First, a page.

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August 26, 2019

Health Headlines – August 26, 2019


District Court Rules that Supreme Court’s Allina Decision Requires Notice-and-Comment Rulemaking for CMS’s Long-Term Care Hospital Bad-Debt Reimbursement Policy – On August 22, 2019, the United States District Court for the District of Columbia held that CMS had unlawfully changed its “must-bill” policy, without going through notice-and-comment rulemaking, when it denied bad-debt reimbursement claims requirements for long-term care hospitals (LTCHs). The district court’s opinion in Select Specialty Hospital-Denver, Inc. v. Azar is the first opinion to discuss rulemaking requirements under the Medicare statute in the wake of the Supreme Court’s recent Allina decision.

Plaintiffs, a group of LTCHs located in 26 different states, filed suit challenging various denials by CMS for reimbursement of bad debts. The claims were denied due to plaintiffs’ alleged failure to comply with CMS’s “must bill” policy. Under Medicare Part A, providers can generally receive reimbursement for bad debts of Medicare patients who fail to pay deductibles or coinsurance amounts owed for hospital care so long as certain criteria are satisfied, including a requirement to make “reasonable collection efforts.” 42 C.F.R. § 413.89(e). The Provider Reimbursement Manual provides that collection efforts are not required for so-called “dual eligible” patients -- those who are eligible for both Medicare and Medicaid -- so long as the provider determines that no other source would be legally responsible. CMS revised its must-bill policy in 2004, however, to require providers to demonstrate compliance with respect to dual-eligible patients by: (1) billing their respective state Medicaid programs for bad debts of dual-eligible patients; and (2) obtaining a remittance advice (RA) from the state demonstrating that Medicaid is not responsible.

The general requirement to bill state Medicaid programs had been consistently articulated by CMS since at least 1983. The RA requirement was imposed by CMS in 2004 pursuant to a Joint Signature Memorandum issued to Medicare intermediaries. Most of the plaintiffs were not subjected to these requirements until 2007. Plaintiffs faced significant obstacles when attempting to comply.  Some states did not permit plaintiffs to enroll in Medicaid because the states did not recognize LTCHs as eligible providers.  Other states allegedly subjected plaintiffs to enrollment delays that made it impossible for plaintiffs to obtain timely RAs.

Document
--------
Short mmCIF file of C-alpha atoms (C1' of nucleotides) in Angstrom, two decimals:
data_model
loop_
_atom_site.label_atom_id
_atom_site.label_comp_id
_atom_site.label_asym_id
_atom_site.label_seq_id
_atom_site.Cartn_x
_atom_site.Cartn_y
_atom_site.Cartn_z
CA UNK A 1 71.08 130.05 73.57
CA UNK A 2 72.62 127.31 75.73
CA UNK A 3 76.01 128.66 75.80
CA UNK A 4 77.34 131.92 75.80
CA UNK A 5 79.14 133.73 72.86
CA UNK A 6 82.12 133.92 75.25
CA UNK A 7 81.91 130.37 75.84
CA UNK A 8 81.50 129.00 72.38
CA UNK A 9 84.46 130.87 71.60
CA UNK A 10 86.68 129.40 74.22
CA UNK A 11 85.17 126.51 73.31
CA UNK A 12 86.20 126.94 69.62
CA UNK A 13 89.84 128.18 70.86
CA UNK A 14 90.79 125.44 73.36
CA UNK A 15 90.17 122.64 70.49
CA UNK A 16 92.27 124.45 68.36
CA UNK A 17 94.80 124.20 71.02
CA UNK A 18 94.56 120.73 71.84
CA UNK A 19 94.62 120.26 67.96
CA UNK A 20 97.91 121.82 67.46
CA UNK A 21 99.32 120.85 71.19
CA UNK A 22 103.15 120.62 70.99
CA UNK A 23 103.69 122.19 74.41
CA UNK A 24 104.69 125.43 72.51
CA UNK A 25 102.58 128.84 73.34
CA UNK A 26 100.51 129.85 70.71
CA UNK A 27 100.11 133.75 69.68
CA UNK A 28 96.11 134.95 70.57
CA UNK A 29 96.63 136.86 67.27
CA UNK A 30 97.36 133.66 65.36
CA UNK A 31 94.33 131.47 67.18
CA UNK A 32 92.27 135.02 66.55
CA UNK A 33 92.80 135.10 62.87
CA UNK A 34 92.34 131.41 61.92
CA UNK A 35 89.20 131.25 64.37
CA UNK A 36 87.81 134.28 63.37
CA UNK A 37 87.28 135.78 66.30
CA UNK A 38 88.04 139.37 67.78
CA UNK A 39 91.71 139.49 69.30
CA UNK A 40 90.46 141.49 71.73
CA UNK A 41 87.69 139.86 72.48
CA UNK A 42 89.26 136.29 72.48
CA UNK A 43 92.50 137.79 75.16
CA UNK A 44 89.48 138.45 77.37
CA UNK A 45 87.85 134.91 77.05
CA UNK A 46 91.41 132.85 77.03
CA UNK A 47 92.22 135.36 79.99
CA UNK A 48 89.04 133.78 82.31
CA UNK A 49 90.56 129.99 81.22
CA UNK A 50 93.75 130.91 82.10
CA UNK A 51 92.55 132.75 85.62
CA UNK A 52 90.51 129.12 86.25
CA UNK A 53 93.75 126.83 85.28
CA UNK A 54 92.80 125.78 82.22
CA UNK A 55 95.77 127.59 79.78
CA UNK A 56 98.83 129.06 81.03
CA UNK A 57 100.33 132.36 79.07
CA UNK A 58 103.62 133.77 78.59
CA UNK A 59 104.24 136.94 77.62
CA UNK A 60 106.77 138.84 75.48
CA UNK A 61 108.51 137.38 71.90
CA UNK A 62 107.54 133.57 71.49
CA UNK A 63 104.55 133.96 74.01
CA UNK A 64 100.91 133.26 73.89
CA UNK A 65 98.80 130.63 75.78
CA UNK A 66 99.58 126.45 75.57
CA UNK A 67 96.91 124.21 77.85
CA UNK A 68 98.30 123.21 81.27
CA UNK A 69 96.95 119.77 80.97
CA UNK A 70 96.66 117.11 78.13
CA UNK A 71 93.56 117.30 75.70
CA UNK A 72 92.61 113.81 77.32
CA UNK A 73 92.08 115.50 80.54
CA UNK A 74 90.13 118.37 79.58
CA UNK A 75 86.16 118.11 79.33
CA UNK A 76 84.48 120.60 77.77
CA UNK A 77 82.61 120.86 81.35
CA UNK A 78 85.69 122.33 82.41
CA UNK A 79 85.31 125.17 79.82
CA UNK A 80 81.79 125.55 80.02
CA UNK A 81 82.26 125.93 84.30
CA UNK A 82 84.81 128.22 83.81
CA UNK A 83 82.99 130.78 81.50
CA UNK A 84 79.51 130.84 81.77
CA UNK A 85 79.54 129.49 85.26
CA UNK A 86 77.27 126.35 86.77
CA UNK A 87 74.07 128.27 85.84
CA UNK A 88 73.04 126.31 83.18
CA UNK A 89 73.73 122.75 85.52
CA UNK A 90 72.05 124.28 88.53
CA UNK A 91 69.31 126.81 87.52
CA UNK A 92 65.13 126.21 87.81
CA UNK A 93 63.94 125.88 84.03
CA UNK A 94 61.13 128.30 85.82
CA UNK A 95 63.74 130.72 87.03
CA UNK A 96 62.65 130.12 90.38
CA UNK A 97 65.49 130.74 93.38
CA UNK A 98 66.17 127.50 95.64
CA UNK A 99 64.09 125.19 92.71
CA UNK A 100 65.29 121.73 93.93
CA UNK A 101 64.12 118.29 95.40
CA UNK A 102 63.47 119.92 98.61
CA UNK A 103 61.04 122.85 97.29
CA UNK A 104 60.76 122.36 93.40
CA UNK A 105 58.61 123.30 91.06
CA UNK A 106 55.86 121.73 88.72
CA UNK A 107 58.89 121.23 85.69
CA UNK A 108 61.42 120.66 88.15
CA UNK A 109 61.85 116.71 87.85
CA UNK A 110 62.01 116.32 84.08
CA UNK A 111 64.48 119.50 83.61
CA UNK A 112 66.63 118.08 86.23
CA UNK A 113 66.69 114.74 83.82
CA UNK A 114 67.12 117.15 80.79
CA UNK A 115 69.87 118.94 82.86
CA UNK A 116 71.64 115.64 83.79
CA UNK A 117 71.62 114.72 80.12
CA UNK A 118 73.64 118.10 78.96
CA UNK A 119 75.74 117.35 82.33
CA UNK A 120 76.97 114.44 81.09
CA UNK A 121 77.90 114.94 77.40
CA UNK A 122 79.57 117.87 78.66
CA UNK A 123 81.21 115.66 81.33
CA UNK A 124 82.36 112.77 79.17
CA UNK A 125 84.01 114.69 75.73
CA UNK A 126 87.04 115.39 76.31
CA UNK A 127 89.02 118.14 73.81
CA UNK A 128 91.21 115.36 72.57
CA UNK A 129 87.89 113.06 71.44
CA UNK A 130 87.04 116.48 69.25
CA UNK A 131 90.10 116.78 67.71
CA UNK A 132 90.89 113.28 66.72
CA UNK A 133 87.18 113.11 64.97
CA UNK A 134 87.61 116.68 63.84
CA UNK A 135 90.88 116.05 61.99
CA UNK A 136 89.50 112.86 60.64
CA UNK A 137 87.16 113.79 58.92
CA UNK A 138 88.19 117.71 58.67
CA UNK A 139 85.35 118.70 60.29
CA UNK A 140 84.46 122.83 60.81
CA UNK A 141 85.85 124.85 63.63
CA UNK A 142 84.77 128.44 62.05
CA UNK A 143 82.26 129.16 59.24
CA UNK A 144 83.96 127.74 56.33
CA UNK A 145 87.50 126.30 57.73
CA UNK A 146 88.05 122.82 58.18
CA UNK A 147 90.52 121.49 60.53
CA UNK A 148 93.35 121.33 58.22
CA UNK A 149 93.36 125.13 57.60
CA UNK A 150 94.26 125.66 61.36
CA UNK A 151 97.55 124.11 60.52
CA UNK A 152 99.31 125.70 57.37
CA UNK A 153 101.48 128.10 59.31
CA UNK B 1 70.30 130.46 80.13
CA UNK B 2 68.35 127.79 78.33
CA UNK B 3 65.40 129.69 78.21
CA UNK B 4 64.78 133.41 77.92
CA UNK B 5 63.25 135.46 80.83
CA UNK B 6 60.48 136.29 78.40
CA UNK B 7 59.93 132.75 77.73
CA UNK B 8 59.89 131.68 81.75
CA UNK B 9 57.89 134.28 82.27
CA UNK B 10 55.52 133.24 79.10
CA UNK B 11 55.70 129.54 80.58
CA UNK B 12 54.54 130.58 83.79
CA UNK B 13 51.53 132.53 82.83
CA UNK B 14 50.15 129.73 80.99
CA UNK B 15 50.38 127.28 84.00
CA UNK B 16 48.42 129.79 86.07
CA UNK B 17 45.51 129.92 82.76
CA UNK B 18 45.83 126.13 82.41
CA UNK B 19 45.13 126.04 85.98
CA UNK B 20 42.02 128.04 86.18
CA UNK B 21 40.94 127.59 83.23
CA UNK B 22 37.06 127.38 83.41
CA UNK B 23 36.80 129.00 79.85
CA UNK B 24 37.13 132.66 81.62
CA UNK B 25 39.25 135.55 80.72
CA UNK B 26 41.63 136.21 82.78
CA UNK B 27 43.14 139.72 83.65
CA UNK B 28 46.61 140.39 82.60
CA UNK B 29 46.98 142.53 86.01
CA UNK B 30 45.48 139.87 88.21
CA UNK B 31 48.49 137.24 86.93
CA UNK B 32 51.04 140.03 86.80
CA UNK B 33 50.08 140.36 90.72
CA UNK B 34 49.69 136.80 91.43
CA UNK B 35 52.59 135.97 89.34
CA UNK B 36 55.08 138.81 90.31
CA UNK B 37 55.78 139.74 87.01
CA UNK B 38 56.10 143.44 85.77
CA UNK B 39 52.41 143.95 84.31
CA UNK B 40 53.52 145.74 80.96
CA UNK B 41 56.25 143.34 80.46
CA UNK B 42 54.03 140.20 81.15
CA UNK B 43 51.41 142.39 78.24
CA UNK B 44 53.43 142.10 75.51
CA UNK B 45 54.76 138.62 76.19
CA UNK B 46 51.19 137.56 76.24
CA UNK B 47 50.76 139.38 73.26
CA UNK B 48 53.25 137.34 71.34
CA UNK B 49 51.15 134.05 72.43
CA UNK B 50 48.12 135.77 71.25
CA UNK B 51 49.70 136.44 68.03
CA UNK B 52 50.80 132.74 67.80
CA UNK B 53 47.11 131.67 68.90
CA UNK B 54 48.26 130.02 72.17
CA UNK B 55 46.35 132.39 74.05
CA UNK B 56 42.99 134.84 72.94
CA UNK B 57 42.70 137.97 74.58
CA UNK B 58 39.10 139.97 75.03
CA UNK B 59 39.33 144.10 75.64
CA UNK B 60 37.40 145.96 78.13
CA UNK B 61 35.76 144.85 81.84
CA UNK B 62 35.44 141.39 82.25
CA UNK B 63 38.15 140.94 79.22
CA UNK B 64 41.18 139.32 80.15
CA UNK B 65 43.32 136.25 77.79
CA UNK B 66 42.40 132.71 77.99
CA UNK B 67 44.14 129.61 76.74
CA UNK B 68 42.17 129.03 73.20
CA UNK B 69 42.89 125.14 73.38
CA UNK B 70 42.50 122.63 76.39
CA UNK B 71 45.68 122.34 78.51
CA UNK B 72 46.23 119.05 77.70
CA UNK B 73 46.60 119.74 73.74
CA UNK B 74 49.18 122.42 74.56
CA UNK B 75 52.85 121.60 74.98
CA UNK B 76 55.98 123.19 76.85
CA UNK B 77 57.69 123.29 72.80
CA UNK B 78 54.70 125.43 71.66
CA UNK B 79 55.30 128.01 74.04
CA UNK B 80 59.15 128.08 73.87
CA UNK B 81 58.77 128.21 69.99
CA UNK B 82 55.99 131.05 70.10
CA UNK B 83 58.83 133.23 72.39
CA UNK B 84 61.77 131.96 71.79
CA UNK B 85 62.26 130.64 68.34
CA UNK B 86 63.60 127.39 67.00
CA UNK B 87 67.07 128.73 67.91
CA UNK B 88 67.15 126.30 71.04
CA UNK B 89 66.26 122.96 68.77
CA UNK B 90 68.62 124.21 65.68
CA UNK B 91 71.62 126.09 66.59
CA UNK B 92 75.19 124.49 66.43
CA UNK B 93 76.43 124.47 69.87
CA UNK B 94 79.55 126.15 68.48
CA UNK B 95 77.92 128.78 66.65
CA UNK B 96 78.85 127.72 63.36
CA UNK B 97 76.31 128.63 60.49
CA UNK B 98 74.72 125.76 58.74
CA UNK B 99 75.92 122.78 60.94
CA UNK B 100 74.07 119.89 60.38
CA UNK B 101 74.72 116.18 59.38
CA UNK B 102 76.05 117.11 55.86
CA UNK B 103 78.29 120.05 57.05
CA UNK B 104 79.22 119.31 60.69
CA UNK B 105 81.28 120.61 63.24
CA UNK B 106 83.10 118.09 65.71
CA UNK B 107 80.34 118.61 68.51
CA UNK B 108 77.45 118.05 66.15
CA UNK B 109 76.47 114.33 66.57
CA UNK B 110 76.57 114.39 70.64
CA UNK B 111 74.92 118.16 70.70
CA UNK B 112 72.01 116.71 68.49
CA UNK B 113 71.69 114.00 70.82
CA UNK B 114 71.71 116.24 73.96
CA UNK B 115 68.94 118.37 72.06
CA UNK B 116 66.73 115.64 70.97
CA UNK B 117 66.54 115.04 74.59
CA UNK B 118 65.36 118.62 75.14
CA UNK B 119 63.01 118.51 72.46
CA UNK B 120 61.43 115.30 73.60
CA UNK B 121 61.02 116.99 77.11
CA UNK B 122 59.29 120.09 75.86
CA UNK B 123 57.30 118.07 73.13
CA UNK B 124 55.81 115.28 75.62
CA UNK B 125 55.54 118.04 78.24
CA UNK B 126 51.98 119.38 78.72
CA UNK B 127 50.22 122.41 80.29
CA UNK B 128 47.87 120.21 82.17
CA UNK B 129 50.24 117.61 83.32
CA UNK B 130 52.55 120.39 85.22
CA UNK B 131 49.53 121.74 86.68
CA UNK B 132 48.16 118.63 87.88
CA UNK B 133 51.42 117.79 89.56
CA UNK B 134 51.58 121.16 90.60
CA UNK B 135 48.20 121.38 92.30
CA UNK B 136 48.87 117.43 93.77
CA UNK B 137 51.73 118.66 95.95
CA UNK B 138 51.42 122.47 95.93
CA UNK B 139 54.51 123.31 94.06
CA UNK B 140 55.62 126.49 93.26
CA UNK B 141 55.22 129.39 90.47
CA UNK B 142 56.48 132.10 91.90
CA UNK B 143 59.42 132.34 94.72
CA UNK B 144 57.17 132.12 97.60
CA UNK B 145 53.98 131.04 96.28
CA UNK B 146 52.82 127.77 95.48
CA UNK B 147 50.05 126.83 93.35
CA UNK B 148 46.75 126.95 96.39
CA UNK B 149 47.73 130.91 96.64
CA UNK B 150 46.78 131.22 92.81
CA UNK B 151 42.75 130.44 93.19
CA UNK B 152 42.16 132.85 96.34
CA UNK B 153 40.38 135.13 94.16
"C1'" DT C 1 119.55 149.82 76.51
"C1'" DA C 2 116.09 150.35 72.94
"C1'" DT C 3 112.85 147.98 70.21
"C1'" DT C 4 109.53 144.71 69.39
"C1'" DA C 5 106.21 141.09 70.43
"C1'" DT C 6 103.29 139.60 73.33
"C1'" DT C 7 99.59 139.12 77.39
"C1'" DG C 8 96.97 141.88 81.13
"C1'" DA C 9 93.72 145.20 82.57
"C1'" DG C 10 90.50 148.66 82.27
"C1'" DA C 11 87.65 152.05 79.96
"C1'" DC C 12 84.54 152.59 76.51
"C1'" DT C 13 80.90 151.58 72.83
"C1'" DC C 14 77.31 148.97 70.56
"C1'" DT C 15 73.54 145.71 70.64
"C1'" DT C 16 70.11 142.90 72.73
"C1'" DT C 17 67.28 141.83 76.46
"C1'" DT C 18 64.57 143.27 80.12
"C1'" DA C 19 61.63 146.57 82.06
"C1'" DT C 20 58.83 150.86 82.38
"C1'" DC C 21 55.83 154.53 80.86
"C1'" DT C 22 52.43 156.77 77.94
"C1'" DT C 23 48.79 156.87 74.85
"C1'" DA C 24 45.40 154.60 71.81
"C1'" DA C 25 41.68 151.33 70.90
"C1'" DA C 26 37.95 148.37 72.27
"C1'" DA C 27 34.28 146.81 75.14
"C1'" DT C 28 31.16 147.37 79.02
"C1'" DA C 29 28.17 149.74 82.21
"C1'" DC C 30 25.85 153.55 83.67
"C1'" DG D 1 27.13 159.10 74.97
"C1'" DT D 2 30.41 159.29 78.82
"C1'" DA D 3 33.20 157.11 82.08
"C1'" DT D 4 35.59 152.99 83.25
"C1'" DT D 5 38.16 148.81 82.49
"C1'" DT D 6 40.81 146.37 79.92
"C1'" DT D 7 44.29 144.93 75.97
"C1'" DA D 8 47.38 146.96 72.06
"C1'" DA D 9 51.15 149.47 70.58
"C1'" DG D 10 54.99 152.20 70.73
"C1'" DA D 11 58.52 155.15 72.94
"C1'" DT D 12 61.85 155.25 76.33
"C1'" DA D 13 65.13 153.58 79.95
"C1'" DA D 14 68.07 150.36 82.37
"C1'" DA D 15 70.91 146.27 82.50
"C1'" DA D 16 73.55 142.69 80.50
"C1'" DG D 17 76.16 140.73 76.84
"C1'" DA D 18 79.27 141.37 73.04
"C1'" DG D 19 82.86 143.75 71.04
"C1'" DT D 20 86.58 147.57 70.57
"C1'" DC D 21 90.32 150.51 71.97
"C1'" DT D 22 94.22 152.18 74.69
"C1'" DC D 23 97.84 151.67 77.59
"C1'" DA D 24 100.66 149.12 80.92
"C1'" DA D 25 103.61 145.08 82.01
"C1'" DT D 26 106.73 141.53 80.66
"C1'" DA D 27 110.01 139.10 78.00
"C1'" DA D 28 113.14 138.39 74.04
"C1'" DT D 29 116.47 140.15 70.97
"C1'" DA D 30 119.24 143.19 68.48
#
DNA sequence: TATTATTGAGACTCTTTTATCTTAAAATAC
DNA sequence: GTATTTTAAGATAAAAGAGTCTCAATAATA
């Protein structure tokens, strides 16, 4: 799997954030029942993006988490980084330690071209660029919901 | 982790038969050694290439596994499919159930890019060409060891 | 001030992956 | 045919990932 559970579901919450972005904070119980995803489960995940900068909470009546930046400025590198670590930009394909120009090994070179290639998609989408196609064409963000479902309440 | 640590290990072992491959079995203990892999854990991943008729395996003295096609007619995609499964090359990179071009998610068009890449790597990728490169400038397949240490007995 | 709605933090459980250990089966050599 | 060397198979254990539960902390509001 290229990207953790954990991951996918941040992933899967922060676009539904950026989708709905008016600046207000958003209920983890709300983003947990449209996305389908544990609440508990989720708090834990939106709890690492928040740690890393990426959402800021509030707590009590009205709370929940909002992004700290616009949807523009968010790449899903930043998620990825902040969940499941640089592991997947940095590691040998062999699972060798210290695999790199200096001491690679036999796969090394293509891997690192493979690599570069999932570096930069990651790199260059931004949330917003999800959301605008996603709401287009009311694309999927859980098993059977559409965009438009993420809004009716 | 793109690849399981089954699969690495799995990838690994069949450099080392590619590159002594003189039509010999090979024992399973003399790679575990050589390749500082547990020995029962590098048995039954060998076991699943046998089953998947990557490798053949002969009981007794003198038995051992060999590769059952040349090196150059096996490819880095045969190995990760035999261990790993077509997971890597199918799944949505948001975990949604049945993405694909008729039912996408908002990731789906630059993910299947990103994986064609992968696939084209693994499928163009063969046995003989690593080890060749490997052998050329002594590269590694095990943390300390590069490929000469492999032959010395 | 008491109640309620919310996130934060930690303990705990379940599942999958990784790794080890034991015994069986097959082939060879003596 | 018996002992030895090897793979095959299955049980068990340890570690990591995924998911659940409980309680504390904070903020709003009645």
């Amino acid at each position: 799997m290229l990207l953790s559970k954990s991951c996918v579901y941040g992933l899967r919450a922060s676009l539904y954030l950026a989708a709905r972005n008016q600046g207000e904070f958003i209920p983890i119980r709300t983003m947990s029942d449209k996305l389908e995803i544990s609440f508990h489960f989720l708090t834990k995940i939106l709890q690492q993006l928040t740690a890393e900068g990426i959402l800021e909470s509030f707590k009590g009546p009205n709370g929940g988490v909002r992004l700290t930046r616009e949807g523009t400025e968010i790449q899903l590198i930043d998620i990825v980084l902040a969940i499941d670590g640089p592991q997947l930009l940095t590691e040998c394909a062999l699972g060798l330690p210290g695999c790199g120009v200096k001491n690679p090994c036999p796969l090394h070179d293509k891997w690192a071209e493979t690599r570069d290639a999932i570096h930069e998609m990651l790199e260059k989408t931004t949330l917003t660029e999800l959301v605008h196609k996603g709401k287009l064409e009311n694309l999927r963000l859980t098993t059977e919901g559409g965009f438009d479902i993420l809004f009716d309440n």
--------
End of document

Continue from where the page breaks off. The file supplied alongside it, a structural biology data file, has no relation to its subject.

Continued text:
The district court ruled that CMS was required to undergo notice-and-comment before issuing the revision to the must-bill policy, citing the Supreme Court’s recent decision in Azar v. Allina Health Services, 139 S. Ct. 1804 (2019). The Medicare statute requires CMS to conduct notice-and-comment for any rule, requirement, or other statement of policy that establishes or changes a “substantive legal standard” governing payment for services. The district court held that the revised must-bill policy was not merely a procedural rule, which would be exempt from notice-and-comment requirements under Circuit precedent; the revised policy changed the substantive standards for payment, because it effectively required providers to participate in state Medicaid programs and enter into legal contracts with those programs. Consequently, the district court ruled that CMS could not impose the must-bill policy on plaintiffs without satisfying the Medicare statute notice-and-comment obligations.

The case is Select Specialty Hospital-Denver, Inc. v. Azar, Civil Action No. 10-cv-1356 (BAH). Please click here for a copy of the opinion.

Reporter, J. Gardner Armsby, Atlanta, +1 404 572 2760, garmsby@kslaw.com.

Also In the News

King & Spalding Webinar: Playing by the Rules – Review of CMS’s Recent Inpatient, Outpatient, and Physician Rulemakings and More – Within the span of a few summer days, CMS issued multiple voluminous rulemakings affecting hospitals:  proposed rules on the Outpatient Prospective Payment System, Physician Fee Schedule, and End-Stage Renal Disease Prospective Payment System and final rules on the Inpatient Prospective Payment System, Skilled Nursing Facility Prospective Payment System, Inpatient Psychiatric Facility Prospective Payment System, Inpatient Rehabilitation Facility Prospective Payment System and Hospice Payments.

King & Spalding will host an 80-minute webinar discussing the highlights from these rulemakings on Thursday, August 29, 2019 at 1:00 pm ET.

Click here to register. You do not have to be a client to attend, and there is no charge.

King & Spalding Webinar:  Open Borders for Rx Drugs?  The Trump Administration’s Move to Authorize Prescription Drug Importation – Section 804 of the Federal Food, Drug, and Cosmetic Act authorizes the importation of certain prescription drugs from Canada, but only if the HHS Secretary certifies that importation would “pose no additional risk” to U.S. consumers and “result in a significant reduction in the cost” of those prescription drugs.  Since enactment, no Secretary has made such a certification.  Nonetheless, on July 31, 2019, HHS released its “Safe Importation Action Plan,” designed to pave the way for the importation of select prescription drugs from foreign countries through two potential pathways.  King & Spalding will host a webinar on Thursday, September 12, 2019, from 1:00 p.m. ET until 2:00 p.m. ET that will outline the new policies, their broader policy implications, and the Secretary’s legal authority to enact the plan.

Click here to register. You do not have to be a client to attend, and there is no charge.